Dr. Anzalone Clarifies Earlier Comments about Ohio State
By Brandon Castel
Sal Anzalone doesn’t hate Ohio State, and he wants the world to know it.
He also doesn’t blame the University for the incident involving his son, Alex, during an unofficial visit to Columbus last month.
“We can't implicate Ohio State for what happened,” Sal Anzalone the Reading Eagle, the hometown newspaper in eastern Pennsylvania where Alex is a star high school football player for Wyomissing.
“That's wrong. That had nothing to do with the University itself. I don't hold them accountable; they're not responsible for what fans do; it's not their fault.”
Fresh off the revelation his son—a 4-star linebacker prospect in the class of 2013—had spent time with a convicted sex offender during that visit to Ohio State in April, Dr. Anzalone publically criticized the University following his son’s de-commitment.
“There's a disconnect between what Alex thought was there (at Ohio State) and what is actually there,” the outraged father told the Reading Eagle on Friday.
“Something's just not right at Ohio State. It's not for him.”
On Sunday, Dr. Anzalone clarified those original comments as an outward expression of the internal frustration and fury that followed when a photograph surfaced picturing with his son and two fellow recruits with Charles Eric Waugh, a registered sex offender in the state of Kentucky.
“I want people to understand, I have no beef with Ohio State, at all,” Sal Anzalone said.
“My issue is not with Ohio State: It's a great institution, they have a phenomenal president, Urban Meyer is nothing but a class act to me.”
Dr. Anzalone said he received a phone call from Meyer Friday afternoon. His original comments in the Reading Eagle made it sound as though he was blaming Ohio State, and Coach Meyer, for allowing someone like Waugh to get near high school recruits during their college visits.
No one knew Waugh was a sex offender when he was contacting Alex Anzalone and other potential OSU recruits on Twitter. Waugh has also been in contact with current Ohio State players over social networking Websites like Twitter and Facebook.
One former Buckeye football player told the-Ozone.net that Waugh regularly attempted to contact him, and other Ohio State players, via Facebook chat. The players ignored Waugh’s attempts to communicate with them, but said he also approached them in public on more than one occasion.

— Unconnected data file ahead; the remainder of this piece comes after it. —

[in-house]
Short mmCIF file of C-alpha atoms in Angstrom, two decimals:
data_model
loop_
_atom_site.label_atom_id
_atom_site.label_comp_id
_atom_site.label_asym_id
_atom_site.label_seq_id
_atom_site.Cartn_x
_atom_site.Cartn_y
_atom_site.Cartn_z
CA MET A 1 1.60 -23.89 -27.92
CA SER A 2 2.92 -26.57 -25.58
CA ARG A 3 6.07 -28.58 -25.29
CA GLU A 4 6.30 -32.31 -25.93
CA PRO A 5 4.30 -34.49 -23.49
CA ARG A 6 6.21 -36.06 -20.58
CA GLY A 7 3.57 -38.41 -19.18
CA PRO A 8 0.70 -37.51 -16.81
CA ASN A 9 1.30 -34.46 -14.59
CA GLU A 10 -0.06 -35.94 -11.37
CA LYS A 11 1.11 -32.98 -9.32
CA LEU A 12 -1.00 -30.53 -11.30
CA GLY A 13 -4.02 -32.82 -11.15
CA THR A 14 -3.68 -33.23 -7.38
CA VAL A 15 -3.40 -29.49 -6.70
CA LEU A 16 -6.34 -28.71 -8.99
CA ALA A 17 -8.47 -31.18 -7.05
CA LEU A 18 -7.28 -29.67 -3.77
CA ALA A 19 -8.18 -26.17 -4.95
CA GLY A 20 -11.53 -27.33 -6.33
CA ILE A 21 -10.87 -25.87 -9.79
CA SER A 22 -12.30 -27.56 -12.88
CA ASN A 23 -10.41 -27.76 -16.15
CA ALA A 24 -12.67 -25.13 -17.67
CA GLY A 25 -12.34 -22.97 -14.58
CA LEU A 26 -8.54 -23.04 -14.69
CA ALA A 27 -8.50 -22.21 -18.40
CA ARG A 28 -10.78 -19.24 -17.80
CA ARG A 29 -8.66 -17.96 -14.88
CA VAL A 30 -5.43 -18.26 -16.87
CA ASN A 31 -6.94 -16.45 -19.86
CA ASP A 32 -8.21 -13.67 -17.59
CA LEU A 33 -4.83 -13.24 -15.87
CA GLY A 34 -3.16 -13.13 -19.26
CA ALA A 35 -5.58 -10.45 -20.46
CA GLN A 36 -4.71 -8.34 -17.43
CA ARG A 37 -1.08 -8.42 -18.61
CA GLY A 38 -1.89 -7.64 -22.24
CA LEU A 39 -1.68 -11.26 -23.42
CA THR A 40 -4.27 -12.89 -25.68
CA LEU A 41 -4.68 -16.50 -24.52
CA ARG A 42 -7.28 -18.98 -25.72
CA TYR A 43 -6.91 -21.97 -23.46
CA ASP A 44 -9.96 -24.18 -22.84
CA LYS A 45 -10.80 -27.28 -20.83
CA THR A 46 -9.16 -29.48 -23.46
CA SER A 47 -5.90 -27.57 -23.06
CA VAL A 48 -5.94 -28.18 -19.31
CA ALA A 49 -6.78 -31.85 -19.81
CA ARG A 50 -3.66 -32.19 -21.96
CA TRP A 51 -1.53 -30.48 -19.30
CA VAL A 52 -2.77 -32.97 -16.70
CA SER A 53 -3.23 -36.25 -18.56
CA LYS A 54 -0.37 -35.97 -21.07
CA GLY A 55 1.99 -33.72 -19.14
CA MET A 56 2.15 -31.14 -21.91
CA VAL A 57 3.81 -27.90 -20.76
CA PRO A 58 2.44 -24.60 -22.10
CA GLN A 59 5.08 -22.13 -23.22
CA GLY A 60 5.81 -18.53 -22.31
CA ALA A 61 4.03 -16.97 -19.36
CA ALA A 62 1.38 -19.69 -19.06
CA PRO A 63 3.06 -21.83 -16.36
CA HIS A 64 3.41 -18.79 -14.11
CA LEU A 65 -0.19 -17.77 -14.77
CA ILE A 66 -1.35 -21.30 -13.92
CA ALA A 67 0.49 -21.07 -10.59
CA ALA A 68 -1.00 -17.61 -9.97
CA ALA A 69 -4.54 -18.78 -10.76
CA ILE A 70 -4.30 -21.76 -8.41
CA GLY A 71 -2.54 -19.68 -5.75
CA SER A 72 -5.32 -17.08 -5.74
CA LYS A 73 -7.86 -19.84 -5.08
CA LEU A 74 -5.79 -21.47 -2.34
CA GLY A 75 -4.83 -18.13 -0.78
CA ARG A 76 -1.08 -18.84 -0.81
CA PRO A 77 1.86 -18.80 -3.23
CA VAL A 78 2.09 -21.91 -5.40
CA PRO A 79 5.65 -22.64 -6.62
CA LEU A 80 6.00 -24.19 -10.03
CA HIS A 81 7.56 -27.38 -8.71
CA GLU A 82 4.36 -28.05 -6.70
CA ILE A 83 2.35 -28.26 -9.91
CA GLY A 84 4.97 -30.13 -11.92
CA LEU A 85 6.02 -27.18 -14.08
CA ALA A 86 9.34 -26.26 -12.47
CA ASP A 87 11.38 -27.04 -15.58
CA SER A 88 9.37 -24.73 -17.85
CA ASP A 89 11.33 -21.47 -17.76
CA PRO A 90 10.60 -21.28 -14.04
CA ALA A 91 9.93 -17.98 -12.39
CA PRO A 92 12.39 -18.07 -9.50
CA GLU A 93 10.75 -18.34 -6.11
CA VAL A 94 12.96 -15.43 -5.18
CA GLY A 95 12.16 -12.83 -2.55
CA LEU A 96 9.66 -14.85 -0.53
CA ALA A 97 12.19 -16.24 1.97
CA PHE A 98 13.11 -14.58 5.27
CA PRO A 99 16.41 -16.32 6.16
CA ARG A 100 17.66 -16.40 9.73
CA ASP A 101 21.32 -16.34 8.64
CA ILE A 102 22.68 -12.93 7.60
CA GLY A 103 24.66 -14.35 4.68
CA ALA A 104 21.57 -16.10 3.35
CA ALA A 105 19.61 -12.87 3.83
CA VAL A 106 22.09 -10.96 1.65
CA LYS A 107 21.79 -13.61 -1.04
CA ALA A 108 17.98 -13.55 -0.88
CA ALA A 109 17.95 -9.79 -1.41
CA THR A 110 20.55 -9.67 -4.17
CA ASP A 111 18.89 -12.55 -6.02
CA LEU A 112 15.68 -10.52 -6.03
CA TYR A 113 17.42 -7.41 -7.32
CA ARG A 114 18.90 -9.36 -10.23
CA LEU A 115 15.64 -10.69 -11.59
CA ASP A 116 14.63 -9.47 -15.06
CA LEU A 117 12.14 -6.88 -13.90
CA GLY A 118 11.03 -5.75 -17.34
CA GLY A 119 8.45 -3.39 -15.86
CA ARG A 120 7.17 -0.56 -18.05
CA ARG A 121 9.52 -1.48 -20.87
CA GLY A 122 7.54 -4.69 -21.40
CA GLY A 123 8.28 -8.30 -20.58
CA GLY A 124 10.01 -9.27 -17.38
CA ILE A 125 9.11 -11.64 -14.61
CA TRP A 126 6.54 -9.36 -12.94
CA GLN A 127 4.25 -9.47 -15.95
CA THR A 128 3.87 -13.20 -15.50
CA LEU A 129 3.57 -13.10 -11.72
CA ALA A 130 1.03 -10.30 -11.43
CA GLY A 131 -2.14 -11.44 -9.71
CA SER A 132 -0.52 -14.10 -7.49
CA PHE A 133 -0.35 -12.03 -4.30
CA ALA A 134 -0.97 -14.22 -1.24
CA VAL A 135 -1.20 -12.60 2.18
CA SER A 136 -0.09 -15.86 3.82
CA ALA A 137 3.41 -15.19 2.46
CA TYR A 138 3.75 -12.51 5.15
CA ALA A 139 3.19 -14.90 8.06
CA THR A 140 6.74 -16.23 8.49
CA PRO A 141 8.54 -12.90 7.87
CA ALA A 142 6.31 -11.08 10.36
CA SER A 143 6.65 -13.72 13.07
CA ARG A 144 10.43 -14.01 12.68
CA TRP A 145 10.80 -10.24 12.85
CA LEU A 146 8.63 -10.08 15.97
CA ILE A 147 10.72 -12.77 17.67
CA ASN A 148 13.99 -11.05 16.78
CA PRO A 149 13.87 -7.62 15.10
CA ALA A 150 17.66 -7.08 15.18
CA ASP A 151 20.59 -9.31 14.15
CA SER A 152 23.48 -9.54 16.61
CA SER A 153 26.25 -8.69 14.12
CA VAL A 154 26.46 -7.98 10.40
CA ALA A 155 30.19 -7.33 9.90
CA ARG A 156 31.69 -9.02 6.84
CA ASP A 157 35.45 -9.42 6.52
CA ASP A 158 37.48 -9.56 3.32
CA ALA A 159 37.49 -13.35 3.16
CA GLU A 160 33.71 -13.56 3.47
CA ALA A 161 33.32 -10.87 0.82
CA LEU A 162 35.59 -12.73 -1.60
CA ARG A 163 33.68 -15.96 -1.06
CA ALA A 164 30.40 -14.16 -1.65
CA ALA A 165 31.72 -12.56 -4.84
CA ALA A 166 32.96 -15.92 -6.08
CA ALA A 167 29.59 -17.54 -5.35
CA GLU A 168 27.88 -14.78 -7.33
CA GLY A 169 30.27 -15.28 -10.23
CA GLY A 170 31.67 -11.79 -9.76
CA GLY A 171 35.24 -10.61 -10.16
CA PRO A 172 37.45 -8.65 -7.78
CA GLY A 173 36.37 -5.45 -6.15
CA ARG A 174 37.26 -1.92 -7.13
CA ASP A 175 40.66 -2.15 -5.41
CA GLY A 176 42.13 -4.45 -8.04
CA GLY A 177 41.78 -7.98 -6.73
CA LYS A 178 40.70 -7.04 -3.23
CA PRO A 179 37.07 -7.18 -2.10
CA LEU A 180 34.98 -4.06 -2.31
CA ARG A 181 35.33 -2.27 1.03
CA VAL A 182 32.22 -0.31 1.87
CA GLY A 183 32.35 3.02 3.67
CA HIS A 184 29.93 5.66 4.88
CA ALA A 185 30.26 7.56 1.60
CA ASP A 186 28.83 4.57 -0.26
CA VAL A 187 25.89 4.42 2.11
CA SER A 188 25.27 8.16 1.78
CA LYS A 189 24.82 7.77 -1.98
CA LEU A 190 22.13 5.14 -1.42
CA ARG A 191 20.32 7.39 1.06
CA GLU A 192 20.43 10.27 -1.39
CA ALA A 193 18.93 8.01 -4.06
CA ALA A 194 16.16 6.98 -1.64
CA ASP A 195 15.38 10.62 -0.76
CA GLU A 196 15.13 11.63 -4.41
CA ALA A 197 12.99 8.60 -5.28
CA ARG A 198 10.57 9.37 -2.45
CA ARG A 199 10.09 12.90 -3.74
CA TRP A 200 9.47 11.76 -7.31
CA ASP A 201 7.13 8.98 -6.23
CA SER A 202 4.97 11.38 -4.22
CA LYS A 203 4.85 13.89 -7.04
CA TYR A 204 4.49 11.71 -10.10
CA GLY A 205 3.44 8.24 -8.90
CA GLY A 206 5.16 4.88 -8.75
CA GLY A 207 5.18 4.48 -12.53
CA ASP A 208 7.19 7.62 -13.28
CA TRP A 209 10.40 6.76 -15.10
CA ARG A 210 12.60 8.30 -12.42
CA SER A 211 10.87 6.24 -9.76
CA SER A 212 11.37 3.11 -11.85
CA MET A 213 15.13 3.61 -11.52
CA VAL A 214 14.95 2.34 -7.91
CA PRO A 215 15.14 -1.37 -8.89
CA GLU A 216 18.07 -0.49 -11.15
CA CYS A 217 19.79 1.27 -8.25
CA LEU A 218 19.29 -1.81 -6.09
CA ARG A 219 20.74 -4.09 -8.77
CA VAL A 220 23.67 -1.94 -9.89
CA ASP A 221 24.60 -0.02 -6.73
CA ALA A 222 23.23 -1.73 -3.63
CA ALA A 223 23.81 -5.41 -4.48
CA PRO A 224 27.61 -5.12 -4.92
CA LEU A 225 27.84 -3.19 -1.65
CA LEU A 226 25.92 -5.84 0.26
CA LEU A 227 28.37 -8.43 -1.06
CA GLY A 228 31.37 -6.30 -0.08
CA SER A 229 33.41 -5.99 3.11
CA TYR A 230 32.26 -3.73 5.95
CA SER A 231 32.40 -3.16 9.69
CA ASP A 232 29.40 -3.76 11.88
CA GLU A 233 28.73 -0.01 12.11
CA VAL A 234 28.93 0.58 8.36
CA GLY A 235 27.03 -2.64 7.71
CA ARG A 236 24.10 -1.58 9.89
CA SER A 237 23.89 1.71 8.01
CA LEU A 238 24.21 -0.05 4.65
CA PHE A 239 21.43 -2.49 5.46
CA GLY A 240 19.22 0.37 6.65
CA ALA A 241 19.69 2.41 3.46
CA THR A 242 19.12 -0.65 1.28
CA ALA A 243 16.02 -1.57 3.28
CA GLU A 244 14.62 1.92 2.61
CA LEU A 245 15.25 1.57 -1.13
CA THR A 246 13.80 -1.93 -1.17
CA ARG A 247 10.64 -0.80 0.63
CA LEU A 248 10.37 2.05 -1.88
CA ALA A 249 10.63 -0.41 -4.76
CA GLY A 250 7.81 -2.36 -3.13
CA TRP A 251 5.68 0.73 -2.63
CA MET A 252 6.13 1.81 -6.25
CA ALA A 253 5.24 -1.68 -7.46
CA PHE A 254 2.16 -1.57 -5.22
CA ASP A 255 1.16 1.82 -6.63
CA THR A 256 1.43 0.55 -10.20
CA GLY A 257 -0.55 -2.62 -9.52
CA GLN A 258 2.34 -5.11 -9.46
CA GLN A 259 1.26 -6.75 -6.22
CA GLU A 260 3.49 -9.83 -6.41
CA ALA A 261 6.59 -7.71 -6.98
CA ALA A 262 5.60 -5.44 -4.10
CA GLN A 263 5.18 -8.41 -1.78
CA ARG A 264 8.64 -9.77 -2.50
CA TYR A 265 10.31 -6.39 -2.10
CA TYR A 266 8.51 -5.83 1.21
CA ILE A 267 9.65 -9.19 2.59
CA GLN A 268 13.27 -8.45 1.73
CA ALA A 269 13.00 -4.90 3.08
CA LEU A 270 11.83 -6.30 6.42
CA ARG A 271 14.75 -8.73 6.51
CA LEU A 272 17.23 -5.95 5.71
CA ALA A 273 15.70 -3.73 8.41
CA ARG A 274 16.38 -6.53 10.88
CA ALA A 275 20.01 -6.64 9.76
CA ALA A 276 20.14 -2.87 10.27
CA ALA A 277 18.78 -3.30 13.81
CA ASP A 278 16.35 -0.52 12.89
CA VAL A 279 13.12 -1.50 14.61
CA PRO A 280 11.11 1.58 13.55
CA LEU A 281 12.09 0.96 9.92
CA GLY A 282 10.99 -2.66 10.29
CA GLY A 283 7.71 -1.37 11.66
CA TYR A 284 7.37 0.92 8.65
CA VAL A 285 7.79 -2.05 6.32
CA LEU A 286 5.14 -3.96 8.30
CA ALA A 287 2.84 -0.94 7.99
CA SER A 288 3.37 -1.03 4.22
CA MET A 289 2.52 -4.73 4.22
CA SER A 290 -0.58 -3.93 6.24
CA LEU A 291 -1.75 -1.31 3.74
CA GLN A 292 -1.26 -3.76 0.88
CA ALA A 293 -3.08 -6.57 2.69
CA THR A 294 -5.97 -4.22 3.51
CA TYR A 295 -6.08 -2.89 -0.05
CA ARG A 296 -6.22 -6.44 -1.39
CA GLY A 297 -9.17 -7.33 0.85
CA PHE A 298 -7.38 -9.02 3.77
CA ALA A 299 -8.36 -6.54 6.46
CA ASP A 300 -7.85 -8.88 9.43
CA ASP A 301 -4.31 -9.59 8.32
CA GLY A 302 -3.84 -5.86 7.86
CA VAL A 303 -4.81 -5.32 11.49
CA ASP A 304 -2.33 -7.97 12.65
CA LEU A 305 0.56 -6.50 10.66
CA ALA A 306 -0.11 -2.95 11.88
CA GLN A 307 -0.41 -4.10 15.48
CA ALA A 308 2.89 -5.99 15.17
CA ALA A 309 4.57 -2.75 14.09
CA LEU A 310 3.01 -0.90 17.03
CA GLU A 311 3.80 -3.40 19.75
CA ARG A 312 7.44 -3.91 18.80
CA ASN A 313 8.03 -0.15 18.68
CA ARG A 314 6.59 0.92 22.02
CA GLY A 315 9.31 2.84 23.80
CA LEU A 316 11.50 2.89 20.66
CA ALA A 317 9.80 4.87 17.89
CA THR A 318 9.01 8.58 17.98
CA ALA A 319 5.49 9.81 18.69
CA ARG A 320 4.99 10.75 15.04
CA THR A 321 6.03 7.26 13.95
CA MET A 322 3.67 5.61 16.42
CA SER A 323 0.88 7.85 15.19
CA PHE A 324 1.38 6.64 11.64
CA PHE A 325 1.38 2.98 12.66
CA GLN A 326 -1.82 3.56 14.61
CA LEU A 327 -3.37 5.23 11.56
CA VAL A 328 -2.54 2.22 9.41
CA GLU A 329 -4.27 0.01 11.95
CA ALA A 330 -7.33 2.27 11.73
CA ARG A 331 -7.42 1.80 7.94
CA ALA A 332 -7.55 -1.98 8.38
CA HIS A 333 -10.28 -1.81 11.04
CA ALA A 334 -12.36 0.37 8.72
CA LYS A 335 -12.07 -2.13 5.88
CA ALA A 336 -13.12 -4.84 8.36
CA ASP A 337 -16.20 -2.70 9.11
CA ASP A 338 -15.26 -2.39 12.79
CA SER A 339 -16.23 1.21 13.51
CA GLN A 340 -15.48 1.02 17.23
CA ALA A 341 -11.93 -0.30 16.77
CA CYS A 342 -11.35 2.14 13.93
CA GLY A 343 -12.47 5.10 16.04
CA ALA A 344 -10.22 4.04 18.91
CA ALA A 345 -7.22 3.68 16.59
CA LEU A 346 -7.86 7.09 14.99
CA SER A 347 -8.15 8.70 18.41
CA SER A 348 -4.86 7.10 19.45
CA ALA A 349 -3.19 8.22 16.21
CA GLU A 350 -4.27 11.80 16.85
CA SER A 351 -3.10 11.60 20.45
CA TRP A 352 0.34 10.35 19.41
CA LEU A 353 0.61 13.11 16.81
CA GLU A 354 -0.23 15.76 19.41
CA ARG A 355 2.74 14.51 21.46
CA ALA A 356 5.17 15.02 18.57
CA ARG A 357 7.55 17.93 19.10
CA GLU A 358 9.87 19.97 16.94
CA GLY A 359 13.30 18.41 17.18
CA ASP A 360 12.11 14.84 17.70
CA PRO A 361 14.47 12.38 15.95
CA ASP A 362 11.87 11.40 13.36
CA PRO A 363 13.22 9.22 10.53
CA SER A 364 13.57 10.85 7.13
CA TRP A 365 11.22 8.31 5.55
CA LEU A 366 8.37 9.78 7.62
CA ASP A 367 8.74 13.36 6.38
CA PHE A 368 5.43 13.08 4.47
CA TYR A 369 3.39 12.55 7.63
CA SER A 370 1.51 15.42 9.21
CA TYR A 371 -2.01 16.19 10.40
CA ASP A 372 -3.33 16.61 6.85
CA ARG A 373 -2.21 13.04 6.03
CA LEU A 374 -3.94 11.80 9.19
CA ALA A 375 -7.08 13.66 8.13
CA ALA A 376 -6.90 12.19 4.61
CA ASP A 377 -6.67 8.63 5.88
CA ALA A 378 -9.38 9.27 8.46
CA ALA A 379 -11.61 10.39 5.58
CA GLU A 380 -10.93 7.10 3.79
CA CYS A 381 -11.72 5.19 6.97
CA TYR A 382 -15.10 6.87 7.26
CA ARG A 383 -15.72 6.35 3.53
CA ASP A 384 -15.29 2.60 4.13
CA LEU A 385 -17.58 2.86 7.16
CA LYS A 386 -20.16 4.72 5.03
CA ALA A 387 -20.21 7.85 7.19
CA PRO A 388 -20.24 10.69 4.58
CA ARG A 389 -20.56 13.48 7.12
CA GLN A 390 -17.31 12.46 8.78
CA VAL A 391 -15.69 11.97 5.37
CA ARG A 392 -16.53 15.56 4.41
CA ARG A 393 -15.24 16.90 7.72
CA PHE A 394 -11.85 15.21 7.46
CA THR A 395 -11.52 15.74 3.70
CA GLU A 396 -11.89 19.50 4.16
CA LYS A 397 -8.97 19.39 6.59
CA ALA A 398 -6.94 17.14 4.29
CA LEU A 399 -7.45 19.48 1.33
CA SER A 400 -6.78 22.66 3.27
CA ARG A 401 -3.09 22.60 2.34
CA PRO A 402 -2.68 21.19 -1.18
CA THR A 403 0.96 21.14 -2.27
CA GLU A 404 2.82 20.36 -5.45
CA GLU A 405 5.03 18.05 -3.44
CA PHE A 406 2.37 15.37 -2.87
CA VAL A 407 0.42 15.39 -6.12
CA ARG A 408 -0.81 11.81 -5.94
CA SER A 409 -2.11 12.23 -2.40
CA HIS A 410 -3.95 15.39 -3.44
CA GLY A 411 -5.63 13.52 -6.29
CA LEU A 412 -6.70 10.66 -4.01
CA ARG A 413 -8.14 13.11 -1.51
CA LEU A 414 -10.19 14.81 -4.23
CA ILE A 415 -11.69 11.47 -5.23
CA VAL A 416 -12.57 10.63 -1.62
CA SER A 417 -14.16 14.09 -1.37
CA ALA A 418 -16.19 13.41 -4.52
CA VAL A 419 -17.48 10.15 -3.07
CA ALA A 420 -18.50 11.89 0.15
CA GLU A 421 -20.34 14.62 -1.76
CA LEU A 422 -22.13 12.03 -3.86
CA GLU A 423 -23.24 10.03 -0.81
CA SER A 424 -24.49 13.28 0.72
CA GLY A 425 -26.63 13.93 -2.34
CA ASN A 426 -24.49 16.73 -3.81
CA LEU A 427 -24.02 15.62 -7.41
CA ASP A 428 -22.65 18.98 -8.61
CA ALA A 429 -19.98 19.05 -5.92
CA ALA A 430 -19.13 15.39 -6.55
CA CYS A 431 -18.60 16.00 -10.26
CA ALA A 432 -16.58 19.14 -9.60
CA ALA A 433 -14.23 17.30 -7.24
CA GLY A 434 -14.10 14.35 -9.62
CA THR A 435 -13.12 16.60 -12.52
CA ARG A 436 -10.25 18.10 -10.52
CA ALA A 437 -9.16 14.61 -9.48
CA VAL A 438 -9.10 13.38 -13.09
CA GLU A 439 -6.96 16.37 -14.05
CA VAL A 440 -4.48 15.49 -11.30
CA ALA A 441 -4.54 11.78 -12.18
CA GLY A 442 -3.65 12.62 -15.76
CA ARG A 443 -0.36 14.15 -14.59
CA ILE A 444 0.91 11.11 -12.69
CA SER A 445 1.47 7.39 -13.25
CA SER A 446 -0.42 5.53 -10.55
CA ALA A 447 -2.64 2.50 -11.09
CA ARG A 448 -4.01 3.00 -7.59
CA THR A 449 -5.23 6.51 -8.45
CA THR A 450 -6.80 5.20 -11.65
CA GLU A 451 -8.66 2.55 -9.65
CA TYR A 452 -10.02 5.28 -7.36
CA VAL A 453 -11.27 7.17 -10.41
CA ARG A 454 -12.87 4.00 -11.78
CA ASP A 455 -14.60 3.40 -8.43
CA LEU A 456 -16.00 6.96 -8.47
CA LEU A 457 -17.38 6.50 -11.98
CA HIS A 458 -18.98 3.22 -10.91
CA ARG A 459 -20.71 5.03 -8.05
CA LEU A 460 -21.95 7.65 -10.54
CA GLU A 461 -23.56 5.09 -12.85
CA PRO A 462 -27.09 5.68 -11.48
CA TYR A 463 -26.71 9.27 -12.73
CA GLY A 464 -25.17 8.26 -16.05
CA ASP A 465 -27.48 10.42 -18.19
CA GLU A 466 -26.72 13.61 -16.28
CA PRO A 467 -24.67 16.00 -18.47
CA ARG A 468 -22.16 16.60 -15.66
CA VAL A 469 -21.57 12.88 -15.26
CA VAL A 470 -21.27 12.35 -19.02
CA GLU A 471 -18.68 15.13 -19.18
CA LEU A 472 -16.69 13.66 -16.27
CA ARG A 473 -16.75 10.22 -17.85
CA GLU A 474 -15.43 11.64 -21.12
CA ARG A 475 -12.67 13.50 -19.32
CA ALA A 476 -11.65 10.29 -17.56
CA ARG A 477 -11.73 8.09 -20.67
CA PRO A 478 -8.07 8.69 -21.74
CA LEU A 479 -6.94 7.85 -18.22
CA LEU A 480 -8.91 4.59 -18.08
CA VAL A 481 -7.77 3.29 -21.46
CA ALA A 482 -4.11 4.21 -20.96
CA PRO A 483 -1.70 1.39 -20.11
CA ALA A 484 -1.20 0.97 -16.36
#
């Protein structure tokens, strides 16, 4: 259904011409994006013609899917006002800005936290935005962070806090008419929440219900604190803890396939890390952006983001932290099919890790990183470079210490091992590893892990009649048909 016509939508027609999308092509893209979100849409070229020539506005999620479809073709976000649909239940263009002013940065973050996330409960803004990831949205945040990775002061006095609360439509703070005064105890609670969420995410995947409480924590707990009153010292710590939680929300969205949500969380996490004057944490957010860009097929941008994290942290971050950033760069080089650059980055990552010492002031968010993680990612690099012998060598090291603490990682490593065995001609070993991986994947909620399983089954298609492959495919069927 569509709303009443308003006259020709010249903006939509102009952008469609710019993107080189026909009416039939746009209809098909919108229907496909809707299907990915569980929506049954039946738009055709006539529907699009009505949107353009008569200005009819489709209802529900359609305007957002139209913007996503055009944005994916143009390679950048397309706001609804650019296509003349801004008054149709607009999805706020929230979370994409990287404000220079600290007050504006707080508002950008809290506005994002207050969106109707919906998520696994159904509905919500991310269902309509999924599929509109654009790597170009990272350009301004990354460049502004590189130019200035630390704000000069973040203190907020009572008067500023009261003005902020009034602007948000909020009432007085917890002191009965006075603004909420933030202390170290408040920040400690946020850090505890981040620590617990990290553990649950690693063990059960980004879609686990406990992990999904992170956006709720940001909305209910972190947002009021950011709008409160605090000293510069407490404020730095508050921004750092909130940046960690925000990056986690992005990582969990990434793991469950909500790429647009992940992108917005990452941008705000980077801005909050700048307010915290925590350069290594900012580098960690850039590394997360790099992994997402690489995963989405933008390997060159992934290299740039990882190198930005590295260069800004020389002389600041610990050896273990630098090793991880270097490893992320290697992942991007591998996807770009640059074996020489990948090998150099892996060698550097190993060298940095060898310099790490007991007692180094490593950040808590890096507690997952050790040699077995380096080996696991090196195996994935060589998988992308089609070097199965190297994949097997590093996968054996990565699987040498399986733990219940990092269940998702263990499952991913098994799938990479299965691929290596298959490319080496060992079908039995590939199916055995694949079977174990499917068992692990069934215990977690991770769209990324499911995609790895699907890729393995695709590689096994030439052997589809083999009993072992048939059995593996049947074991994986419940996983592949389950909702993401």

Ohio State has since warned student athletes to avoid Waugh, both in public places and on the internet. The warning came a little too late, however, as he had already led to the de-commitment of Anzalone, one of the top linebacker prospects in the country.
Dr. Anzalone initially told people to cross Ohio State off the list of schools his son was going to consider moving forward, but that may have been another moment where the frustration got the best of him.
“There's nothing wrong with Ohio State; it's a great institution,” Dr. Anzalone told the Reading Eagle.
“When I said there was something wrong with Ohio State, I was talking about the visit - there was something wrong with the visit, not with Ohio State.”
Alex Anzalone plans to slow down his recruiting process after the craziness of the last few weeks. He reportedly visited Florida last week, and already holds scholarship offers from the majority of major college football programs in the country.
That includes Alabama, Florida State, Georgia, Louisville, Michigan, Notre Dame, Oklahoma, Stanford and USC, along with both home state schools—Penn State and Pittsburgh.
He may even consider the Buckeyes again at a future point in time. National Signing Day for the 2013 class is still nine months away.
“There's no reason we wouldn't consider the Buckeyes,” Dr. Anzalone said.
“We love Ohio State. The academic opportunities there are tremendous.”
Donate by Check :
1380 King Avenue
Columbus, Ohio 43212
Help us bring you more Buckeye coverage. Donate to the-Ozone.
Click here to email this the-Ozone feature to a friend...or even a foe.
(c) 2010 The O-Zone, O-Zone Communications, Inc. All rights reserved.
This material may not be published, rebroadcast,rewritten, or redistributed.